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That Tingling in Your Leg

That Tingling in Your Leg

Do you experience tingling in your leg at the same time you’re having low back pain? If so, this article is for you, as it explains where that tingling sensation may be coming from.

When you think of low back pain, you may visualize a person half-bent over with their hand on the sore spot of their back. Since many of us have experienced low back pain during our lifetime, we can usually relate to a personal experience and recall how limited we were during the acute phase of our last LBP episode. However, when the symptoms associated with LBP are different, such as tingling or a shooting pain down one leg, it can be both confusing and worrisome – hence the content of this week’s article!

Tingling in Your Leg may require a Doctor's Attention

Lower Back Anatomy

Let’s look at the anatomy of the lower back to better understand where these symptoms originate. In the front of the spine (or the part more inside of the body), we have the big vertebral bodies and shock absorbing disks that support about 80% of our weight. At the back of each vertebrae you’ll find the spinous and transverse processes that connect to the muscles and ligaments in the back to the spine. Between the vertebral body and these processes are the tiny bony pieces called the pedicles. The length of the pedicle partially determines the size of the holes where the nerves exit the spine.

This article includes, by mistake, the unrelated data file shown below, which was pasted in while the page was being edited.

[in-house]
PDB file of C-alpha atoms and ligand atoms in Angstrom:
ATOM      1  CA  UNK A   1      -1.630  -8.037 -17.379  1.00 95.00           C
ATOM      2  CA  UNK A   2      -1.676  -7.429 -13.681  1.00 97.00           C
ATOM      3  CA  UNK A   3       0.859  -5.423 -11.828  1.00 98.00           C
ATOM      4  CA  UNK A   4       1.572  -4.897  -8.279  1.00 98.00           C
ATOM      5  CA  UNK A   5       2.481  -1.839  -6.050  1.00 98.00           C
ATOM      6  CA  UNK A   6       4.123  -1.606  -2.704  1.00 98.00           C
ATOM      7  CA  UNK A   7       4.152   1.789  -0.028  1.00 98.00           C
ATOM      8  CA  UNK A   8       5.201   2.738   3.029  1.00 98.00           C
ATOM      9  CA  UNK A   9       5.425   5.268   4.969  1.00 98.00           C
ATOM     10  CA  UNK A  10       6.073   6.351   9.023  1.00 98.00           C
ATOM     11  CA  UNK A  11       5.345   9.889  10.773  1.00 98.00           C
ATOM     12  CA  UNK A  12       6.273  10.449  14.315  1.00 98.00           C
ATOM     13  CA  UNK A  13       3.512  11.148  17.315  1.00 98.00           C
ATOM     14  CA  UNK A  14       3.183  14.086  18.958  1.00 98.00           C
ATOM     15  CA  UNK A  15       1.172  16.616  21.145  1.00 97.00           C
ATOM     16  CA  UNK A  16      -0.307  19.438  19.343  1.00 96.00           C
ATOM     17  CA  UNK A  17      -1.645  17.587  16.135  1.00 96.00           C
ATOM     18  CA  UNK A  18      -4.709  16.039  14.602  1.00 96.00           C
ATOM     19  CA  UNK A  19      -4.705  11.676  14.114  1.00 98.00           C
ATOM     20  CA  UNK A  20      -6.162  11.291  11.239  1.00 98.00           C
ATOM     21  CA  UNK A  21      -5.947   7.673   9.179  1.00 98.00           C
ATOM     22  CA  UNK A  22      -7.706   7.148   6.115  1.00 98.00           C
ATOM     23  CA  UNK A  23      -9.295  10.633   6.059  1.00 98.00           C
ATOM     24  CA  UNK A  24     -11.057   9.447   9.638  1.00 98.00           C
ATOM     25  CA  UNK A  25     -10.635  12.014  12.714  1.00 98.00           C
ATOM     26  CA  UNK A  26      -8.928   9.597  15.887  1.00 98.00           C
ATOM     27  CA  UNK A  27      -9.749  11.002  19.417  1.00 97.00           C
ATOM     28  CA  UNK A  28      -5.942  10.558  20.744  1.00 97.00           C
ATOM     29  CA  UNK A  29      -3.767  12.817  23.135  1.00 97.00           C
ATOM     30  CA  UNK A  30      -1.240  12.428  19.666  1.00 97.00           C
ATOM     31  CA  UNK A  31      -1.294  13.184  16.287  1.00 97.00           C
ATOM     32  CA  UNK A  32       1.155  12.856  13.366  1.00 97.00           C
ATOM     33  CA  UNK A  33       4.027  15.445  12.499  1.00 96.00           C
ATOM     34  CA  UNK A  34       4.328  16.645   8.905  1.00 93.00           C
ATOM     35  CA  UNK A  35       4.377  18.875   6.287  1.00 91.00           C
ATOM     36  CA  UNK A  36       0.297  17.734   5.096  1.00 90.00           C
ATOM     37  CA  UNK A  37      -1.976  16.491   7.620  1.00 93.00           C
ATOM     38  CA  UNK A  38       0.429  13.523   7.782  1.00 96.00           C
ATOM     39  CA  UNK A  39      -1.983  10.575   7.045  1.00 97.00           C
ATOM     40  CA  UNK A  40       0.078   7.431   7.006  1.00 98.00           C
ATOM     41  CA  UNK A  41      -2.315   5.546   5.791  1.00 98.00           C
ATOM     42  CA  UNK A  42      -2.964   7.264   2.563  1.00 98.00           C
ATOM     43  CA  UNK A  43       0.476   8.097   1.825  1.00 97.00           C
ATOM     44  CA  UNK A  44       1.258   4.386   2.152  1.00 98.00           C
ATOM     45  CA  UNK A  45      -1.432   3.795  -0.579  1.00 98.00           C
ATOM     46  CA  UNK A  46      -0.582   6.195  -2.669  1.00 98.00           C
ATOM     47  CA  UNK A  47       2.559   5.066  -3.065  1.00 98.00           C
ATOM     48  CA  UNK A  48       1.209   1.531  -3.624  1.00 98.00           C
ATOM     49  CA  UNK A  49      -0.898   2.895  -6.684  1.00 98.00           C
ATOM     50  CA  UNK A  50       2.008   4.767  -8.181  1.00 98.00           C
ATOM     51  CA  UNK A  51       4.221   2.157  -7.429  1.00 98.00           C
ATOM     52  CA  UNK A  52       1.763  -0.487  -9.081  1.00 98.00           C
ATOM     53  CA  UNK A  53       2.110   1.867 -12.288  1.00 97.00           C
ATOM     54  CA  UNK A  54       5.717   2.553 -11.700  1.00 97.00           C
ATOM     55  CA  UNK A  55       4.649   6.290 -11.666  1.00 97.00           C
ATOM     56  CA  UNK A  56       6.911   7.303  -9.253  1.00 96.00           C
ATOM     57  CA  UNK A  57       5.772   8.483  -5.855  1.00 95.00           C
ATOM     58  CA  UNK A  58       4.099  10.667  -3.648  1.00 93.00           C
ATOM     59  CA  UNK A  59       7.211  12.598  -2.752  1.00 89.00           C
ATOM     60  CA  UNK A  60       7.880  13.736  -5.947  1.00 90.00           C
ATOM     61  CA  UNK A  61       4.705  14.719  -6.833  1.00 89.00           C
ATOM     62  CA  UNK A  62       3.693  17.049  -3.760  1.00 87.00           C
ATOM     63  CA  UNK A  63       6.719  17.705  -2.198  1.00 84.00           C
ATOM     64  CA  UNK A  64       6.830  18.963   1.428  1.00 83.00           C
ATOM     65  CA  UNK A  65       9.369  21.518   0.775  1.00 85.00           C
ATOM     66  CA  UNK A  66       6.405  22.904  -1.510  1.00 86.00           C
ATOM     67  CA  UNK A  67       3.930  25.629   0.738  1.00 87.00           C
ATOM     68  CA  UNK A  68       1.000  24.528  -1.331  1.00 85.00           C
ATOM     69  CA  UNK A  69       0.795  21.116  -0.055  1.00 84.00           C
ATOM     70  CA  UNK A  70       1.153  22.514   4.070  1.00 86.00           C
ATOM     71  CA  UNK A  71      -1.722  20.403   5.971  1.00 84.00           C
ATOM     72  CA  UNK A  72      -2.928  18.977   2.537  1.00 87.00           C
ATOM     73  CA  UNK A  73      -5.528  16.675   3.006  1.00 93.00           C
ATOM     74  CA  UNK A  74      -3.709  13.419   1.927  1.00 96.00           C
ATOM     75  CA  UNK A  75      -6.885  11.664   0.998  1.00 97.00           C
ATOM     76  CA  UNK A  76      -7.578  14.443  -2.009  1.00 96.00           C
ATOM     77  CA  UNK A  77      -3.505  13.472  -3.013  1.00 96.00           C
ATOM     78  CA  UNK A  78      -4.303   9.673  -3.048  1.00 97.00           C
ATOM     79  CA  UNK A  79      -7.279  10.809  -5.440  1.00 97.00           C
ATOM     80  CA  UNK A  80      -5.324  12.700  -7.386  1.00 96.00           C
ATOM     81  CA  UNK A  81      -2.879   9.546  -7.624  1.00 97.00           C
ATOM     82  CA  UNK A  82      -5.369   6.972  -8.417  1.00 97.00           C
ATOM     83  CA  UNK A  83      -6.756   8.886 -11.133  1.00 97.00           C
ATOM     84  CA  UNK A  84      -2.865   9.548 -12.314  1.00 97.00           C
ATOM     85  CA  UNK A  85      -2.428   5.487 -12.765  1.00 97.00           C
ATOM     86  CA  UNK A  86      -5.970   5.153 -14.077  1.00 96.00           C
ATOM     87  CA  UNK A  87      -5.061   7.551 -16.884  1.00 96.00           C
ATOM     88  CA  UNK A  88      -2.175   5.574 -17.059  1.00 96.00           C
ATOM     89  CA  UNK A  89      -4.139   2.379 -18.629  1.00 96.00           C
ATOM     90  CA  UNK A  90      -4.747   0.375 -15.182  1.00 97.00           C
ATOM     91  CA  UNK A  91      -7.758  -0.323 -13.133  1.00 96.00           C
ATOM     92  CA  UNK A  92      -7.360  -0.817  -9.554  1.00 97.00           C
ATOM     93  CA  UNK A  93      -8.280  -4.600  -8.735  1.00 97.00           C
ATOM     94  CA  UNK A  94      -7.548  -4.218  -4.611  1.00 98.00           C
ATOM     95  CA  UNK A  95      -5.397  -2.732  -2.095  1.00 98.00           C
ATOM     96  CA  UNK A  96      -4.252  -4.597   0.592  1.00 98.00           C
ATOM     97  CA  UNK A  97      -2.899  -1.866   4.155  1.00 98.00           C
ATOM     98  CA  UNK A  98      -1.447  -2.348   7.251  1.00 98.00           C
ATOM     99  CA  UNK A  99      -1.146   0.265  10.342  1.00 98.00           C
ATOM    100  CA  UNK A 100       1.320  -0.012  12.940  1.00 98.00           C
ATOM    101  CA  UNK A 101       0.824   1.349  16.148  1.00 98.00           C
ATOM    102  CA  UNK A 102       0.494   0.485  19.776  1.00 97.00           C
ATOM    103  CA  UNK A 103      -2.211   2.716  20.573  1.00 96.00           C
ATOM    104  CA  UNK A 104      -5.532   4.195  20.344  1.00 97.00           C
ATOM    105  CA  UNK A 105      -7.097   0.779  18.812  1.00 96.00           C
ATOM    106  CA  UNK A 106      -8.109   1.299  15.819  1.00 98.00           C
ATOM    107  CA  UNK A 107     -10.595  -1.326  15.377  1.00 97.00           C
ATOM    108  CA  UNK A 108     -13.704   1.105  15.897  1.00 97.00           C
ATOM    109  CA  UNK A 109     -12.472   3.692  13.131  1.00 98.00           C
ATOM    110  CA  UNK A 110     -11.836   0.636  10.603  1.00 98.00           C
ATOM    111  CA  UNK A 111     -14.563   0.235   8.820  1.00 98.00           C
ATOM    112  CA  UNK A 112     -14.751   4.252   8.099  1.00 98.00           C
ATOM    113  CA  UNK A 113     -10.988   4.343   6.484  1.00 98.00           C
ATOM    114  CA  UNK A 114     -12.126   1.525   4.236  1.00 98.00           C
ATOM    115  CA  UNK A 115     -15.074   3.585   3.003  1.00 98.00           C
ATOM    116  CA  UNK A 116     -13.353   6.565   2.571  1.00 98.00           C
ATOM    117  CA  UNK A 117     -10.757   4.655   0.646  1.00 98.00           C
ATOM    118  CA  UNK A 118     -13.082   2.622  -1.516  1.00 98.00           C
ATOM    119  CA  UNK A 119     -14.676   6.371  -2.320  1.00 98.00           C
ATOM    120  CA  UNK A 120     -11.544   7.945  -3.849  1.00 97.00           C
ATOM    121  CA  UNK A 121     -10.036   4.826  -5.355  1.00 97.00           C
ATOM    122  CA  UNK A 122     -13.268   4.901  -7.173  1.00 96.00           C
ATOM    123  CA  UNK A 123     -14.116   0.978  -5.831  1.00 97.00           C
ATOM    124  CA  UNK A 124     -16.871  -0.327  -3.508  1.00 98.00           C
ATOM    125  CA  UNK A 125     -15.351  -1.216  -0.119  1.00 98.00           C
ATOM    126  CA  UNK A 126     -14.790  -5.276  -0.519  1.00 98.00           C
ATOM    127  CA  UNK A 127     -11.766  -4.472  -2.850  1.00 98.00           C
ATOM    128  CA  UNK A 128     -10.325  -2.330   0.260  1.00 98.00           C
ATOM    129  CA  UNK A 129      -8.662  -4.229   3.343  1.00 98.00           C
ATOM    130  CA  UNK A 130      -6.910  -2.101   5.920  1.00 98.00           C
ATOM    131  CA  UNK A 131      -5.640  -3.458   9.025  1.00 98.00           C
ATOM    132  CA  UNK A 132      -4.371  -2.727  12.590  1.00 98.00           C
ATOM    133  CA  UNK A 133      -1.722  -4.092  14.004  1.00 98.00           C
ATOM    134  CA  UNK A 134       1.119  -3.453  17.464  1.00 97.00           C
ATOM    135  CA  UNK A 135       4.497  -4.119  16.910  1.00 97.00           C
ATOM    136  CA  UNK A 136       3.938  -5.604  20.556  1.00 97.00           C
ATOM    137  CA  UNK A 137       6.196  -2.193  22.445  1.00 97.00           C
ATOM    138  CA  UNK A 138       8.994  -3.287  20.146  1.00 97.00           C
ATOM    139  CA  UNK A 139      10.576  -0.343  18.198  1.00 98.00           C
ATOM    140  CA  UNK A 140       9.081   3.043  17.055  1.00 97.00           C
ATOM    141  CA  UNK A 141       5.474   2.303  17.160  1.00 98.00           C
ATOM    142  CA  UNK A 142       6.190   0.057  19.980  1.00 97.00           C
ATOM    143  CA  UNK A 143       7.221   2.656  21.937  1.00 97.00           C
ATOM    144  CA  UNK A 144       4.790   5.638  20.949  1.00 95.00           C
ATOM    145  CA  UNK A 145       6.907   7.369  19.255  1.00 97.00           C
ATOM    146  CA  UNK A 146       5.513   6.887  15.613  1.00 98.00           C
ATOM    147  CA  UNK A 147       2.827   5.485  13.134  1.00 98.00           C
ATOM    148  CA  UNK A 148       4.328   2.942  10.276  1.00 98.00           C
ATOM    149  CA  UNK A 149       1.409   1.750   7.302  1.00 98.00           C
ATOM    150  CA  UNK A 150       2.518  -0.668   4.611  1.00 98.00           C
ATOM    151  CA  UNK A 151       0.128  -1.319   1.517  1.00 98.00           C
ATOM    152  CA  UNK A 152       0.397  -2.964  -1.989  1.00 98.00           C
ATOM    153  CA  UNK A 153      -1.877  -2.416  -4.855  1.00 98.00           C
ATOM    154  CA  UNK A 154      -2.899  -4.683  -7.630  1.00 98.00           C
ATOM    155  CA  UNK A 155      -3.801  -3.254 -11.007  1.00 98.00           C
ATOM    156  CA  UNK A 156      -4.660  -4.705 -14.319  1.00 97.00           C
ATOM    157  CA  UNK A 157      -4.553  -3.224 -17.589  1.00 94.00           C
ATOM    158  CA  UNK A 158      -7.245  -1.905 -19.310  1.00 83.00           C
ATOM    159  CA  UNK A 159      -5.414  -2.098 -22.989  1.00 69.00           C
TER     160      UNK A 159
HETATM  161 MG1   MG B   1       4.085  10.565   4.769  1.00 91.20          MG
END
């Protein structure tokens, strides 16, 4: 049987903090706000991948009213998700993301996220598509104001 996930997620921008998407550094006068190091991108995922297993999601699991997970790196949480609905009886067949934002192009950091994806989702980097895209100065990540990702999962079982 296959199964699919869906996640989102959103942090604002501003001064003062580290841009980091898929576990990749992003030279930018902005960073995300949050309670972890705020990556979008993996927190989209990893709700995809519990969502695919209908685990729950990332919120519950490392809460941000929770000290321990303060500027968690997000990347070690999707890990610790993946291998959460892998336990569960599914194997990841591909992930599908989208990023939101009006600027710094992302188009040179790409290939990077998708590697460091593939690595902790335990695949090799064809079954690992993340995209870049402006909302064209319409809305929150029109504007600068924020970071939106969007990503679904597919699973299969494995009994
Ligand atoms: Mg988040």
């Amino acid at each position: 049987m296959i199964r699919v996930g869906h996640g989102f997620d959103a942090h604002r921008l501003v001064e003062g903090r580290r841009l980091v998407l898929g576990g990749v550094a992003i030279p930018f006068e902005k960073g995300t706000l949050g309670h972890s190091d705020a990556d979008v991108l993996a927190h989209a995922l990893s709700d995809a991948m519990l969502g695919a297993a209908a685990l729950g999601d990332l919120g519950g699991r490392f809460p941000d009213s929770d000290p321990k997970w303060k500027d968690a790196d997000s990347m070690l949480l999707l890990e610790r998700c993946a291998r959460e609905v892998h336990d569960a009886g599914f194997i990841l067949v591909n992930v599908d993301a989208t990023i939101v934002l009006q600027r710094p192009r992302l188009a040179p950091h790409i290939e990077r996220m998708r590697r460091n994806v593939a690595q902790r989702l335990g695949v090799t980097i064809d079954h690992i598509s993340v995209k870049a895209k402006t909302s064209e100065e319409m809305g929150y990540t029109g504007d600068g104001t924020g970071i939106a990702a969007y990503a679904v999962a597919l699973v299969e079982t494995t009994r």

Spinal Stenosis

When the pedicles are short (commonly a genetic cause), the exiting nerves can be compressed due to the narrowed opening. This is called foraminal spinal stenosis. This compression usually occurs later in life when osteoarthritis and/or degenerative disk disease further crowds these “foramen” where the nerves exit the spine.

Similarly, short pedicles can narrow the “central canal” where the spinal cord travels up and down the spine from the brain.

Later in life, the combined effects of the narrow canal plus disk bulging, osteoarthritic spurs, and/or thickening or calcification of ligaments can add up to “central spinal stenosis.”

The symptoms associated with spinal stenosis (whether it’s foraminal or central) include difficulty in walking due to a gradual increase in tingling, heavy, crampy, achy and/or sore feeling in one or both legs.

The tingling in the legs associated with spinal stenosis is called “neurogenic claudication” and must be differentiated from “vascular claudication,” which feels similar but is caused from lack of blood flow to the leg(s) as opposed to nerve flow.

Tingling in the Legs At Younger Age